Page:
The reasons for discontinuing the study treatment included progression of the primary disease in 48 patients (51.6%), adverse events in 24 patients (25.8%), patient refusal in 6 patients (6.5%), and discretion of the physician in 9 patients (9.7%).
The results of the efficacy analysis are shown in Table 3. The response rate was 10.1% (95% CI: 4.7-18.3%), and the disease control rate was 65.2% (95% CI: 54.3-75.0%). There was no patient whose best overall response was rated as complete response. The duration of stable disease was 5.4 months (95% CI: 4.1-6.2 months). The median TTF was 4.1 months (95% CI: 2.8-4.8 months), whereas the median PFS was 5.4 months (95% CI: 4.1-6.2 months) (Figure 1A). The median OS was 14.5 months (95% CI: 11.8-17.0 months) (Figure 1B). No difference was noted in efficacy between different groups of UGT1A1 polymorphisms.
The response rate, PFS, and OS in patients previously treated with a regimen with bevacizumab were 7.2% (95% CI: 2.4-16.1%), 4.5 months (95% CI: 3.0-5.6 months), and 12.3 months (95% CI: 8.9-14.9 months), respectively, and those in patients previously treated with a regimen without bevacizumab were 20.0% (95% CI: 5.7-43.7%, p = 0.1102), 8.8 months (95% CI: 6.0-13.2 months, HR 2.100, p = 0.0062) and 25.9 months (95% CI: 17.7-NA months, HR 3.650, p < 0.0001) (Figure 2). Additional multivariate analysis including sex, age, ECOG PS, primary tumor site, and pre-treatment with bevacizumab as covariates resulted in HR for OS of 3.773 (p < 0.001) and for PFS of 2.237 (p = 0.008).
The outcome was compared between patients who discontinued the first-line oxaliplatin-based treatment due to progression of the primary disease and those who discontinued it due to adverse events: the response rate, PFS, and OS were 8.7% (95% CI: 2.4-20.8%), 3.8 months (95% CI: 2.5-4.7 months) and 12.4 months (95% CI: 8.9-15.1 months), respectively, in the former, while they were 11.6% (95% CI: 3.9-25.1%), 6.6 months (95% CI: 5.6-9.4 months) and 17.0 months (95% CI: 12.7-23.3 months), respectively, in the latter.
Table 4 lists the adverse events observed in this study. There was 1 patient (1.1%) of treatment-related death and 1 patient (1.1%) of early death; that is, within 30 days from the last dose. Granulocyte colony-stimulating factor was used in 24 (25.8%) patients.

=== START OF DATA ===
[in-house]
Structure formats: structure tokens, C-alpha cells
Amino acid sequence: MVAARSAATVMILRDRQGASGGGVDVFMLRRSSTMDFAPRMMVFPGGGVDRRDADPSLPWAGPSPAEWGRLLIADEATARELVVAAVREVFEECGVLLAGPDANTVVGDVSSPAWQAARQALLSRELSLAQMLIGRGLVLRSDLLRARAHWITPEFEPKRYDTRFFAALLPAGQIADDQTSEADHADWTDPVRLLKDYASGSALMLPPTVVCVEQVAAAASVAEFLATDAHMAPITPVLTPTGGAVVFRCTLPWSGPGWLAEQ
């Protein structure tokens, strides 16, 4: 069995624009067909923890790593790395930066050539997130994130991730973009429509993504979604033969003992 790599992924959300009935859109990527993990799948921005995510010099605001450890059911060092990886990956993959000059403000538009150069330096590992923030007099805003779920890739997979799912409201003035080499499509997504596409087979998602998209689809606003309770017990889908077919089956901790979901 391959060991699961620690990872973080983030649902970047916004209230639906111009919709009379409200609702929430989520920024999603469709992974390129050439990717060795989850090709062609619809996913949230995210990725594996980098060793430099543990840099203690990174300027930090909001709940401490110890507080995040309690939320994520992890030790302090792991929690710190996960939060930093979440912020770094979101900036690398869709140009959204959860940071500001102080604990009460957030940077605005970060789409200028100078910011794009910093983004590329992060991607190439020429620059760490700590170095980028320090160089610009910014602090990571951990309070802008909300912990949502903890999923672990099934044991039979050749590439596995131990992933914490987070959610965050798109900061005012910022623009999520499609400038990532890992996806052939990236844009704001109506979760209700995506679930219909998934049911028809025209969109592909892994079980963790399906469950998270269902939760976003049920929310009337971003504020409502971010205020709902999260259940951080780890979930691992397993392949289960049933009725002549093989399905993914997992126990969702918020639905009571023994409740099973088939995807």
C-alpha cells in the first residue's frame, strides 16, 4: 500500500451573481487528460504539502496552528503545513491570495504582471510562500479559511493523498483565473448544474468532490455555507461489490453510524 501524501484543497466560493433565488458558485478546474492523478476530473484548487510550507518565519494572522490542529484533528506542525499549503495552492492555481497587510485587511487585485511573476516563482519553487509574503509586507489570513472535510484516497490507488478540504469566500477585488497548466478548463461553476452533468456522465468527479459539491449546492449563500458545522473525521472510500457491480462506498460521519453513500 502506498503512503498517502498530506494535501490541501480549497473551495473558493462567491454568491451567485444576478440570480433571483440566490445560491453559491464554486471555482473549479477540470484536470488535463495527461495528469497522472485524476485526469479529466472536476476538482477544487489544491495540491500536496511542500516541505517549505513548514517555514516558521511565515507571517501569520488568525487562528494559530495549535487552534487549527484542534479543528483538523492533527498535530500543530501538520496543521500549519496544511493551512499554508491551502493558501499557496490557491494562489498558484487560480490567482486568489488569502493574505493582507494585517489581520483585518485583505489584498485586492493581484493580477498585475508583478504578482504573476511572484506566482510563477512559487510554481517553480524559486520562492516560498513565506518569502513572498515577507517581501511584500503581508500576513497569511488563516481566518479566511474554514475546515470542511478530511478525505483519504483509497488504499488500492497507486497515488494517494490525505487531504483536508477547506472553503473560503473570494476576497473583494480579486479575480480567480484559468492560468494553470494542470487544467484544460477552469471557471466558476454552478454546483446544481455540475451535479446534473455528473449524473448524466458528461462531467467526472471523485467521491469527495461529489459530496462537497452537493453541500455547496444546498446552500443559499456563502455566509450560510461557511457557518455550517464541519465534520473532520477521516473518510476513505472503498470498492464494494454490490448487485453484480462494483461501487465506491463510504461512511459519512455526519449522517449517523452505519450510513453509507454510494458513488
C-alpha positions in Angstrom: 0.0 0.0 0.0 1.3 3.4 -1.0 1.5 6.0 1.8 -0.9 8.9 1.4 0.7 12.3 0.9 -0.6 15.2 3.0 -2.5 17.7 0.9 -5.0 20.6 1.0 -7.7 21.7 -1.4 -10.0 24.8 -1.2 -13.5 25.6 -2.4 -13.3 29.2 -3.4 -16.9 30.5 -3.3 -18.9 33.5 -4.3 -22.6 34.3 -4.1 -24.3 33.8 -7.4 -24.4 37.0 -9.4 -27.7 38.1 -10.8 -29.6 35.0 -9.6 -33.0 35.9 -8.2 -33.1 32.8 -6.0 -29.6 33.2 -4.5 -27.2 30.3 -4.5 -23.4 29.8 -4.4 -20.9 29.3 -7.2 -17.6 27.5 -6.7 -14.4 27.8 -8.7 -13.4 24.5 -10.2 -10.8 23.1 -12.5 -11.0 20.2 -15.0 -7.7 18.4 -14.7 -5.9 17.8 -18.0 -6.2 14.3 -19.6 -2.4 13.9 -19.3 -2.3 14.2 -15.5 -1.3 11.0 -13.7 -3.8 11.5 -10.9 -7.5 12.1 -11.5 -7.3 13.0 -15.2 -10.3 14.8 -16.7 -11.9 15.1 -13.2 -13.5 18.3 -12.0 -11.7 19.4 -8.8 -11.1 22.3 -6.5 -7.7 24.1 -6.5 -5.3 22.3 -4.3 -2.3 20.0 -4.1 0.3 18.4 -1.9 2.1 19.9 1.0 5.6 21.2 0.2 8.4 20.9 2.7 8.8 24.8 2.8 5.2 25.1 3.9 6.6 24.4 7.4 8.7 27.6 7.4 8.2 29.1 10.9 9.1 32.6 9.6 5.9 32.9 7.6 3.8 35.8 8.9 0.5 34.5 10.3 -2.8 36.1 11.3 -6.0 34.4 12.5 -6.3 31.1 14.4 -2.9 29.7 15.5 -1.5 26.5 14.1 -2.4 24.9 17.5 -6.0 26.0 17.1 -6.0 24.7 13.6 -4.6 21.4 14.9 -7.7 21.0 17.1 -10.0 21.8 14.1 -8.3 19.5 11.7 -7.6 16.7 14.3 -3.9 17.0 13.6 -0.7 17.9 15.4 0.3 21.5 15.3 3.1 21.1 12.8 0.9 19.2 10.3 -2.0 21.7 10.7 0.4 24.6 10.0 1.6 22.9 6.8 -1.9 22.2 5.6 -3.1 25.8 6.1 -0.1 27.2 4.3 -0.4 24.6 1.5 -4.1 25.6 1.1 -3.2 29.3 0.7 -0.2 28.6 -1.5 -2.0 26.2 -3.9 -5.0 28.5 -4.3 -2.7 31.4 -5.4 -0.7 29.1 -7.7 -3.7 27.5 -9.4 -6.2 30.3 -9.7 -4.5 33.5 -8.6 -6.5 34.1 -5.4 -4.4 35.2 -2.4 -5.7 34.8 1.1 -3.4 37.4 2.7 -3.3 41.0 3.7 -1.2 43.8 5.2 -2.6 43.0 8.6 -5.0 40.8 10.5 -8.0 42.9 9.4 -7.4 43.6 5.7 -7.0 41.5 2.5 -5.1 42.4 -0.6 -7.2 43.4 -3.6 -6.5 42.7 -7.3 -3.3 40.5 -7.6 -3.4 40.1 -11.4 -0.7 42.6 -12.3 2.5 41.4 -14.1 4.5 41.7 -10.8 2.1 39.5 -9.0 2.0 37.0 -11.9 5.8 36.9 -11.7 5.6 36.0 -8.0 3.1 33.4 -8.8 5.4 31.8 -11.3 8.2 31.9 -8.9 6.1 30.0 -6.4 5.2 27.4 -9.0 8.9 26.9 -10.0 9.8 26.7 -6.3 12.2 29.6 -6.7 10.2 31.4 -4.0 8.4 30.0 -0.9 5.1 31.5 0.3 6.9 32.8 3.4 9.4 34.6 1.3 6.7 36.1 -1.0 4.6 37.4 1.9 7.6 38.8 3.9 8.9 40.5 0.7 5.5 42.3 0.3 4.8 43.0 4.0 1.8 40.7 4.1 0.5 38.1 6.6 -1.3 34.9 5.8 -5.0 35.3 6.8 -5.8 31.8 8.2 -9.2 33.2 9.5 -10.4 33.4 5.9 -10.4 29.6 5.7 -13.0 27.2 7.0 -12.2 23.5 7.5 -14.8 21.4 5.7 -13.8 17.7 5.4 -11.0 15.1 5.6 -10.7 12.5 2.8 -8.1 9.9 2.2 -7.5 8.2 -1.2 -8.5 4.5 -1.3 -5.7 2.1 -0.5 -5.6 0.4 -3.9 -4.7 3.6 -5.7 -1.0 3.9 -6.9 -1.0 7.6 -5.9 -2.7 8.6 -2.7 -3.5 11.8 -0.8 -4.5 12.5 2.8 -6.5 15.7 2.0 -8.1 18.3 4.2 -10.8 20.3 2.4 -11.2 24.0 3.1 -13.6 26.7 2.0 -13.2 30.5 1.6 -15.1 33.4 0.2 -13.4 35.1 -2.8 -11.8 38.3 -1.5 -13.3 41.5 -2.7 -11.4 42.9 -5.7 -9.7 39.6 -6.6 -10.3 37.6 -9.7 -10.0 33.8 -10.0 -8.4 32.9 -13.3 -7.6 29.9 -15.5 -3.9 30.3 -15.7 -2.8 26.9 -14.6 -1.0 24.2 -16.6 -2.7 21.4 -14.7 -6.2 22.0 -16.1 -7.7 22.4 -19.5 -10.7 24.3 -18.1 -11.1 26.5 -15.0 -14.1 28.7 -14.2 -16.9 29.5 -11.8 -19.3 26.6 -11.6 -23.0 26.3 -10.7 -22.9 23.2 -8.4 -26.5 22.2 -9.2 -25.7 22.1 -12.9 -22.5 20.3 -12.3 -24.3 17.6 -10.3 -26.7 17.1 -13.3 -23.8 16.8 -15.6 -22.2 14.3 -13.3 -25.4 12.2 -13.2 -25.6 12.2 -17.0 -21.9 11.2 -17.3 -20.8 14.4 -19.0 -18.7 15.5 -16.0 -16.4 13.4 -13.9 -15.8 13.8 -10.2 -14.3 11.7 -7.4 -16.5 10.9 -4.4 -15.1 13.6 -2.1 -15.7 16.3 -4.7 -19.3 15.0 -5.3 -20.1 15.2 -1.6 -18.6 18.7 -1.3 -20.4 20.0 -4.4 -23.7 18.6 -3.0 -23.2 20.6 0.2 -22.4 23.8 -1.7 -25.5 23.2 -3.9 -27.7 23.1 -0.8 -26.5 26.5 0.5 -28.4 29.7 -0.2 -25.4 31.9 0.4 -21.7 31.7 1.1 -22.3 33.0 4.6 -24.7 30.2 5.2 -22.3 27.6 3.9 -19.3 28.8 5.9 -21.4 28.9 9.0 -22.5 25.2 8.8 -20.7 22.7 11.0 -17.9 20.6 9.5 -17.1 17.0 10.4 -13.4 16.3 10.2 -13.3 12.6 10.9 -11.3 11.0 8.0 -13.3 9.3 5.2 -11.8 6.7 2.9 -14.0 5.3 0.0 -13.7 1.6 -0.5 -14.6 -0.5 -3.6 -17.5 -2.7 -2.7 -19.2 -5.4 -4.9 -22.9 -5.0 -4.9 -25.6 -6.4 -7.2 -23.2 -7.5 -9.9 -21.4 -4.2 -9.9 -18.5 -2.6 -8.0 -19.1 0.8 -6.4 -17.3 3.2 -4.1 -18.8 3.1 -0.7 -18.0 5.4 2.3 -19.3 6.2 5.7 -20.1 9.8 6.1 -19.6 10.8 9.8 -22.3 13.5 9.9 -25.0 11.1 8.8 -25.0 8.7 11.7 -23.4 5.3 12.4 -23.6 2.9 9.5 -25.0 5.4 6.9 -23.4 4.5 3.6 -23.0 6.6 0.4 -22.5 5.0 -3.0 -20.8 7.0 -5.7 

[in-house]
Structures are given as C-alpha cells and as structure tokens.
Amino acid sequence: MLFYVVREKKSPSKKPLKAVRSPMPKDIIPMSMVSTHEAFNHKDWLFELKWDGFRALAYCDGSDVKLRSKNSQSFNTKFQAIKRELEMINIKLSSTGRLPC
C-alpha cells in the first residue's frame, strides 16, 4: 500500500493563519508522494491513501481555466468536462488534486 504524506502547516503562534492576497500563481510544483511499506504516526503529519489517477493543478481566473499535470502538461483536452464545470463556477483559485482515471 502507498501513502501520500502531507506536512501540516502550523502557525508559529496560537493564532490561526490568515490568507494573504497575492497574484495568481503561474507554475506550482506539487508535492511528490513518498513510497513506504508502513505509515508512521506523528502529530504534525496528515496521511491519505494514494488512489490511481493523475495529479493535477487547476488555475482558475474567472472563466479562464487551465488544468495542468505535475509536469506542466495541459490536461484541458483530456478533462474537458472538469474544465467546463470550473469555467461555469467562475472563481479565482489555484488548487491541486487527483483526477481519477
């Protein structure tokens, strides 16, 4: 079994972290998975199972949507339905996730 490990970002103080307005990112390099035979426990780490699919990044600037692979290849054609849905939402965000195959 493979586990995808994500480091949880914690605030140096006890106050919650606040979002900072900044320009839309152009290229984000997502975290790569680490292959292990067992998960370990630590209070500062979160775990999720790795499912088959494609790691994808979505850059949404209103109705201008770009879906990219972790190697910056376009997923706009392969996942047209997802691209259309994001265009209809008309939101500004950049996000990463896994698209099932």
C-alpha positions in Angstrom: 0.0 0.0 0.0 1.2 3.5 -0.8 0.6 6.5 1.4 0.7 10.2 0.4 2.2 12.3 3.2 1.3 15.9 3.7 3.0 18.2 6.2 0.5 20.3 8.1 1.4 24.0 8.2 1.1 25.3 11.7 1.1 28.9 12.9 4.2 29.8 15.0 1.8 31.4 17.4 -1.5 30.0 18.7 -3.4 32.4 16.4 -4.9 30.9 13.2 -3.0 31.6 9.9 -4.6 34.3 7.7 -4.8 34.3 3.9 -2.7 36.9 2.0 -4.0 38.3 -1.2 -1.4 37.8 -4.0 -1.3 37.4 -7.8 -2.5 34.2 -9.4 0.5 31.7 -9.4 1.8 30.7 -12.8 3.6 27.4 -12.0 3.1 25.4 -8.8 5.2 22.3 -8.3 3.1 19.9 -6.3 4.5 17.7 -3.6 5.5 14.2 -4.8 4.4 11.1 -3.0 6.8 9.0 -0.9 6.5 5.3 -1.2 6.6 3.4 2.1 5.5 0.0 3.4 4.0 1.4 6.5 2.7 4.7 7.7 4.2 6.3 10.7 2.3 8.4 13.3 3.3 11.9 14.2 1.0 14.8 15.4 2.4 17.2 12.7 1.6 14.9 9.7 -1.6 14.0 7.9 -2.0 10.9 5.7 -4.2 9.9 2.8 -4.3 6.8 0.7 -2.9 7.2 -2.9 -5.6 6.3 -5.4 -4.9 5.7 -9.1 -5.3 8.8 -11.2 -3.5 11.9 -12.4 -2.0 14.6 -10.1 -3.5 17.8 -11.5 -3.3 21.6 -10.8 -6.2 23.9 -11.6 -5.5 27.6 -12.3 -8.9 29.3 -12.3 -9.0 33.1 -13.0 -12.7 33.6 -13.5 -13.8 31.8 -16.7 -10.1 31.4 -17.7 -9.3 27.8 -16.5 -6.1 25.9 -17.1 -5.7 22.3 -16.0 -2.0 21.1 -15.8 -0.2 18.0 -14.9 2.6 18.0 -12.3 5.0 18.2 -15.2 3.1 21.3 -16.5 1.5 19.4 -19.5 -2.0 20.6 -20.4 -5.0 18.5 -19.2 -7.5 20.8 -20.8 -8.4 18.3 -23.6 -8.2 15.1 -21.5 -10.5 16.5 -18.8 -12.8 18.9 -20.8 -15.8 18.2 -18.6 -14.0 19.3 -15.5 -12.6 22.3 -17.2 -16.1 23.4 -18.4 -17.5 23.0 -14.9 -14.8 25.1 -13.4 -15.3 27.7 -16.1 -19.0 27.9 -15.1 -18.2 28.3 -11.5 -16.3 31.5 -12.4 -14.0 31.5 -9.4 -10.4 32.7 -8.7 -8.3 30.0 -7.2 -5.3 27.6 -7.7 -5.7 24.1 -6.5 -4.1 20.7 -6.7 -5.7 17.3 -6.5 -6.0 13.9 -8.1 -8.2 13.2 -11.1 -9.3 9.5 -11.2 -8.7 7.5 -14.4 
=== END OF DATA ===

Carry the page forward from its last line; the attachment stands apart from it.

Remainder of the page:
The major grade 3 or higher adverse events observed in the wild-type group were neutropenia in 33 patients (62.3%), leucopenia in 11 patients (20.8%), diarrhea in 5 patients (9.4%), anorexia in 4 patients (7.5%), and fatigue in 4 patients (7.5%), while the major grade 3 or higher adverse events in the heterozygous group were neutropenia in 23 patients (57.5%, p = 0.6421), leucopenia in 11 patients (27.5%, p = 0.4486), diarrhea in 4 patients (10.0%, p = 0.3014), anorexia in 2 patients (5.0%, p = 0.6964), and fatigue in 1 patient (2.5%, p = 0.3865). No statistically significant difference was observed in any of these adverse events between the wild-type group and the heterozygous group.
Table 5 shows the post chemotherapy after completion of this study. Of the 24 patients (25.8%) who discontinued the study treatment due to adverse events, 10 patients (10.8%) did not meet the criteria for administration for 15 days or longer after the second cycle, and 5 of them (5.4%) continued FOLFIRI plus bevacizumab or FOLFIRI after recovering from the adverse events. There were 16 patients (18.0%) who received oxaliplatin-based regimen after the study was completed, including 8 patients (9.0%) who were refractory to and 8 patients (9.0%) who were intolerable to oxaliplatin-based regimen.
The BEVACOLOR study on the efficacy and safety of standard chemotherapies such as second-line FOLFIRI or FOLFOX combined with bevacizumab for advanced or recurrent colorectal cancer, and the AVASIRI study on the efficacy and safety of FOLFIRI plus bevacizumab with an initial irinotecan dose of 150 mg/m2 have been reported [17,18]. In this study, we demonstrated the efficacy and safety of FOLFIRI plus bevacizumab regimen with an initial irinotecan dose of 180 mg/m2 in patients with advanced or recurrent colorectal cancer who discontinued first-line oxaliplatin-based regimen and who were of the wild-type or heterozygous group for UGT1A1 polymorphisms. The response rate, median PFS, and median OS in this study were 10.1%, 5.4 months, and 14.5 months, respectively. In the recently reported ML18147 study, the response rate, median PFS, and median OS of the group receiving second-line FOLFIRI plus bevacizumab were 5%, 5.7 months, and 11.2 months, respectively, and our results compared favorably with those results .
When the patients received the first-line treatment, bevacizumab was not yet approved in Japan. For this reason, 22.5% of the patients who received the study treatment did not use bevacizumab during the first-line treatment. We therefore conducted exploratory analyses to investigate the efficacy of the first-line treatment with/without bevacizumab, and there were statistically significant differences in the median PFS and OS between the patients who received first-line bevacizumab and those who did not (PFS; p = 0.0062, OS; p < 0.001). There was no substantial difference in the patient characteristics and contents of post chemotherapy between the two groups. These results support the results reported by Giantonio et al. in that second-line chemotherapy with bevacizumab is highly effective in patients who do not receive first-line chemotherapy with bevacizumab . However, since the study population included only 20 patients who were not treated with bevacizumab as a first-line, further studies are required to confirm the effective use of bevacizumab. In addition, KRAS mutation status on the efficacy was not collected in this study, although frequently reported in the world these days [19-21]. It is because KRAS assay was not yet approved in Japan (approved in April, 2010) when our study was started in May 2009, so that patients enrolled in this study did not necessarily examine KRAS mutation.